Last month, when the farrier lifted Wilson’s right back hoof to shoe him, the twenty-year-old thoroughbred lost his balance and almost fell. Having seen this before in older horses, the farrier ran his hand along Wilson’s neck and back, and as he expected, he flinched and nipped at him.
We called the vet. He stood beside Wilson’s hindquarters and pulled his tail toward him. Wilson swayed, then stumbled. “The normal reaction,” the vet said, “is for the horse to brace against the tugging force and hold his position. Wilson can’t do that because he’s not sure where his back legs are.”
Arthritis in his neck had damaged nerves running down his spine to his legs. Arthritis is incurable and relentlessly degenerative. “All we can do,” the vet said, “is slow down the skeletal deterioration.”
He prescribed prednisolone. “If the drug works,” the vet said, “Wilson should be able to carry a rider bareback or with a swayback cushion under the saddle for a few more years.”
The next morning, I dissolved 400 milligrams of the drug in water, mixed it with oats and molasses, and spread it over Wilson’s alfalfa. Later in the day, Janet, my trainer and good friend, riding her horse, Jesse, ponied Wilson while I followed on Marge. Wilson struggled, especially on the downhill slopes. When we finished up, he was sweating; his head was down; and he was drooling. Even a riderless walk had broken him down.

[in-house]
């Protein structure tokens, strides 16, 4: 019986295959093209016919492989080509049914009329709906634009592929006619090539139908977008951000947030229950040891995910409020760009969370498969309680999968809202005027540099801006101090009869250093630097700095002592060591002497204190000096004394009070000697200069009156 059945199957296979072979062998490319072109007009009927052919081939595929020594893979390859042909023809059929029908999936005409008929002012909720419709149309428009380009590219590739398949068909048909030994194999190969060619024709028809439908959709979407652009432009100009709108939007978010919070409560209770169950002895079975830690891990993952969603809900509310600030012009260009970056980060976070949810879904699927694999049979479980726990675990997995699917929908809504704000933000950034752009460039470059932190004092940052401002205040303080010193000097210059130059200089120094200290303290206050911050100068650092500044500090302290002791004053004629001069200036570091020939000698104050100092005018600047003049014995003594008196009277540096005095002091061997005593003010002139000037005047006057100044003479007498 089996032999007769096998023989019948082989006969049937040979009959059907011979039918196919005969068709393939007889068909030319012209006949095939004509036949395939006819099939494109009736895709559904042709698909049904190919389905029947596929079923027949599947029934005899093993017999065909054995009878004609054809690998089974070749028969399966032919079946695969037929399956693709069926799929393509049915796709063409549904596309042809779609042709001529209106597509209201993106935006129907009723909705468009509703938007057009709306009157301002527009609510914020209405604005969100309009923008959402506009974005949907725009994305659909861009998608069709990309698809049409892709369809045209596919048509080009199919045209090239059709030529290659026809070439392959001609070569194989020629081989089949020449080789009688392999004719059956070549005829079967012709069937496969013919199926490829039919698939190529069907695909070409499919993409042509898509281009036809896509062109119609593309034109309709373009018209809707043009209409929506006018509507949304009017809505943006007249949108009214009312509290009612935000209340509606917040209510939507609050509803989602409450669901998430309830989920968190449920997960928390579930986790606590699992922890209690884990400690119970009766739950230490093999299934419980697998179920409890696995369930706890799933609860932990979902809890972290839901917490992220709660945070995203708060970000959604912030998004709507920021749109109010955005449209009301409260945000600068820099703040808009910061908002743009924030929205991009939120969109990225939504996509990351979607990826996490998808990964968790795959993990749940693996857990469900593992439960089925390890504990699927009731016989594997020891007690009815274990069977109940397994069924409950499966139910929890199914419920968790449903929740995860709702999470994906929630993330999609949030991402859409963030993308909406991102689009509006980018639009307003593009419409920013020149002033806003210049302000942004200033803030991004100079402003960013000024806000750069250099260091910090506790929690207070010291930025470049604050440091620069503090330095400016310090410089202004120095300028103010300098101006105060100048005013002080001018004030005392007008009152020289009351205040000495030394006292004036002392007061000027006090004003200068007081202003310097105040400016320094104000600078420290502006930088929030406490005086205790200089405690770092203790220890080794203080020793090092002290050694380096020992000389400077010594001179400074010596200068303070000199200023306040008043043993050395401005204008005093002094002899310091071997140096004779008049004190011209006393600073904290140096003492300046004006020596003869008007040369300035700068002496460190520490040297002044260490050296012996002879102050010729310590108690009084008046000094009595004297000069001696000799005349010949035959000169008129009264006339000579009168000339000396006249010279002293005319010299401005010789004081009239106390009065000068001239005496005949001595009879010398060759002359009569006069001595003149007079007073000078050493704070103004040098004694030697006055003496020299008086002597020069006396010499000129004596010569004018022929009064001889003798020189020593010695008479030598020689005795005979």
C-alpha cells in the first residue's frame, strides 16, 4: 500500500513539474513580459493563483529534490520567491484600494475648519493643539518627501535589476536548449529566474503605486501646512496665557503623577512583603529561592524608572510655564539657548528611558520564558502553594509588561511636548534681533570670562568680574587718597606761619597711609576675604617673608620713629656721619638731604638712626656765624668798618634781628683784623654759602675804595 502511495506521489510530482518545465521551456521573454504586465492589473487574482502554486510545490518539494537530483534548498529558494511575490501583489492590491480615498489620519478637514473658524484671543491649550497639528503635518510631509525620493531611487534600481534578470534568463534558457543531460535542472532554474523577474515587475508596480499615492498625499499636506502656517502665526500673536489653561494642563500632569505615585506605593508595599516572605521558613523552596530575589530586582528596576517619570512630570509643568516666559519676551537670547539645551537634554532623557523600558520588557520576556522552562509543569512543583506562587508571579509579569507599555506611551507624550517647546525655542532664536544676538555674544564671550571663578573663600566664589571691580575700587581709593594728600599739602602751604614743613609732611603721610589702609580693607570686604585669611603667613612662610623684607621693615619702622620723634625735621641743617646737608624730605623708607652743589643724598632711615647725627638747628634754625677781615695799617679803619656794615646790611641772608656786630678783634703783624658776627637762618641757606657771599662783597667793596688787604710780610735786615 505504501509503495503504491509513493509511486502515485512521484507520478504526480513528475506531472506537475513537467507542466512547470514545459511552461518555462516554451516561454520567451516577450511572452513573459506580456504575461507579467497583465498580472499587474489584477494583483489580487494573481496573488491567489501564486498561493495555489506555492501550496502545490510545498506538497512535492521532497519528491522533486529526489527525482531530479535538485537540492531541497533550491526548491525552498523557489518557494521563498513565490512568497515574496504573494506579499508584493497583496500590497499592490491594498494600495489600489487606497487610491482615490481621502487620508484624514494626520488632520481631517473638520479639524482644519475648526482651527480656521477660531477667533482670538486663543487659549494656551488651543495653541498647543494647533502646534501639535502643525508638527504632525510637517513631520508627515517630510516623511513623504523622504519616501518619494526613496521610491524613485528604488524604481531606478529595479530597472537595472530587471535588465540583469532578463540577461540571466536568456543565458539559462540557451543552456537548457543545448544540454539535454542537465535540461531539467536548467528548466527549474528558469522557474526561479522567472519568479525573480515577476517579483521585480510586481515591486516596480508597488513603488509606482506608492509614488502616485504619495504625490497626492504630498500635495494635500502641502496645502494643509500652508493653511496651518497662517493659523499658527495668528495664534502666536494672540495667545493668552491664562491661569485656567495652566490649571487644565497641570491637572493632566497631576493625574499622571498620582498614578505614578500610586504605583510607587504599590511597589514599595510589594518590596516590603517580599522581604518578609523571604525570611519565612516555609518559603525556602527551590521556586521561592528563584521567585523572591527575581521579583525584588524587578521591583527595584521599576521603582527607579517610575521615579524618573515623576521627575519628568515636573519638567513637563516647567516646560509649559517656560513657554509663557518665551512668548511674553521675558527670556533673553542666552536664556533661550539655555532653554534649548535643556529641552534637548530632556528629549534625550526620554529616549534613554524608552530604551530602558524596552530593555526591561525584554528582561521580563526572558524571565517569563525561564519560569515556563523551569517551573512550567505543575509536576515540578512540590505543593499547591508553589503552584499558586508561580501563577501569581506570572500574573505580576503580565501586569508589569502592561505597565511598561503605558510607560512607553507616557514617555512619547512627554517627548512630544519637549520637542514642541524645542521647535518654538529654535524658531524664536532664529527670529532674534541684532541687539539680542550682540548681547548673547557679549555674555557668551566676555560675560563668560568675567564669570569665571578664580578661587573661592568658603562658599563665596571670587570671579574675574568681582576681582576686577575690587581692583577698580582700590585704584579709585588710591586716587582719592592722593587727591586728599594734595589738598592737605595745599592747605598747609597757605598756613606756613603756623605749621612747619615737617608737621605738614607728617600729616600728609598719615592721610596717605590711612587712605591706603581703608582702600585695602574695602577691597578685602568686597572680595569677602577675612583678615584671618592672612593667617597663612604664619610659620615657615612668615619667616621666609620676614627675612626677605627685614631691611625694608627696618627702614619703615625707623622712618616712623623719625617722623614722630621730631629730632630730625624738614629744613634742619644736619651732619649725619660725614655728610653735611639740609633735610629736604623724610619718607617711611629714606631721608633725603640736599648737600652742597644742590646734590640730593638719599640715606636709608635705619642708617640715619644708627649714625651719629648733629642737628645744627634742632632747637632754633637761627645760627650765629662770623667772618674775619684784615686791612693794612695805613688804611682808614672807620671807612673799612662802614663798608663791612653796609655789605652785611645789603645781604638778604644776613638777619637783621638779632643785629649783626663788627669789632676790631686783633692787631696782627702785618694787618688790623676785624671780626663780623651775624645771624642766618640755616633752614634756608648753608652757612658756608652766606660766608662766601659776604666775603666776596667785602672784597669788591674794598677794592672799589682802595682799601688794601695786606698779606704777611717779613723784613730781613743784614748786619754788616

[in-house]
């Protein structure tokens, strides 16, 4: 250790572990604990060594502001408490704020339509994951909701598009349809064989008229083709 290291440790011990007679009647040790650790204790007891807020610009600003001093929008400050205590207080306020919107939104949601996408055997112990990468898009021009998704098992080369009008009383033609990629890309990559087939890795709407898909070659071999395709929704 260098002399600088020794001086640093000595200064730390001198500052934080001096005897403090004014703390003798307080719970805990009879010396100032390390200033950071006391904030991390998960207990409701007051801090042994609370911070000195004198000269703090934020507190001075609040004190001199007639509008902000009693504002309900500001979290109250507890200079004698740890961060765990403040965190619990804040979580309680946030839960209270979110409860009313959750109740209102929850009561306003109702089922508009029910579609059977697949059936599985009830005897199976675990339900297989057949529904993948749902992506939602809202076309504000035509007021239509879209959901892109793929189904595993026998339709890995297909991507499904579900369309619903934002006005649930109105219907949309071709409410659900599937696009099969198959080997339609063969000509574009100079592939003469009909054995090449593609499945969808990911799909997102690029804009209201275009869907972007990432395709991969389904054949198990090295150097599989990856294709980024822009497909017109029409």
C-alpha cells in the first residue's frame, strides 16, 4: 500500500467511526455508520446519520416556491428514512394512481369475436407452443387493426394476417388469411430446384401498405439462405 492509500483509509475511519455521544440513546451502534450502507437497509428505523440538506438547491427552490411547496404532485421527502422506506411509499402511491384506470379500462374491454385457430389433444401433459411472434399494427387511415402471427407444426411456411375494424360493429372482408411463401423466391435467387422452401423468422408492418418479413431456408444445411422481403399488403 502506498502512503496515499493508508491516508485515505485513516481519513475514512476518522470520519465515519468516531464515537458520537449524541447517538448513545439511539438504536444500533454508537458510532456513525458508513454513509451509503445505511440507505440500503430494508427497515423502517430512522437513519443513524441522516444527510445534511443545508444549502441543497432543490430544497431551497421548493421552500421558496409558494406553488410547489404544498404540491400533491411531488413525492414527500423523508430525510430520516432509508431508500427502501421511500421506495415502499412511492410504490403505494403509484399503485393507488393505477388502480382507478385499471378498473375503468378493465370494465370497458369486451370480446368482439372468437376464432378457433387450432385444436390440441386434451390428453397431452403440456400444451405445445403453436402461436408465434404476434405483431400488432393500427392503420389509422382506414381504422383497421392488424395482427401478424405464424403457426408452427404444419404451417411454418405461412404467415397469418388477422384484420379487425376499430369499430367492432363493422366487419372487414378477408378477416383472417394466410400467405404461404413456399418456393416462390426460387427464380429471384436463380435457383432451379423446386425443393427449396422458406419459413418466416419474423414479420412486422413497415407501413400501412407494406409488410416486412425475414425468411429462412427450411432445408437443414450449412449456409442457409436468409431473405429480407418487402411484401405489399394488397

That was a watershed moment for me. I knew then that I would never again allow anyone, including me, to climb on Wilson’s back. Even if the drug worked, I wouldn’t take the chance of inflicting more pain on him.
It’s the right decision, but I’ll miss my rides with Wilson.
I first saw him almost four years ago on a home-made sales video. A young woman lunged a handsome, glossy bay in a dirt corral in Bakersfield, then rode him on a bareback pad over a dusty road. Doing his best to ignore a trio of mutts scurrying around his feet, Wilson followed the young woman’s cues, carefully backing up, standing still, and moving forward, to enable her to open a gate without dismounting.
I liked his demeanor. The way he held his head and the look on his face gave me the sense he was a good soul, trying hard to do his job well. The asking price was low and the young woman agreed to trailer him to Hidden Hills without charge, so I bought him.
She delivered him on a cool, clear February evening, and Janet and I walked him up the hill on Clear Valley Road toward my barn. A big, tall horse, a little under sixteen hands (about five feet four inches from the ground to his withers, the spot where his neck joins his back), his dark brown neck and head framed by a peach sunset, his black mane and forelock riffling in a light breeze, his head held high, his eyes alert, he looked around anxiously at the residential homes and manicured lawns.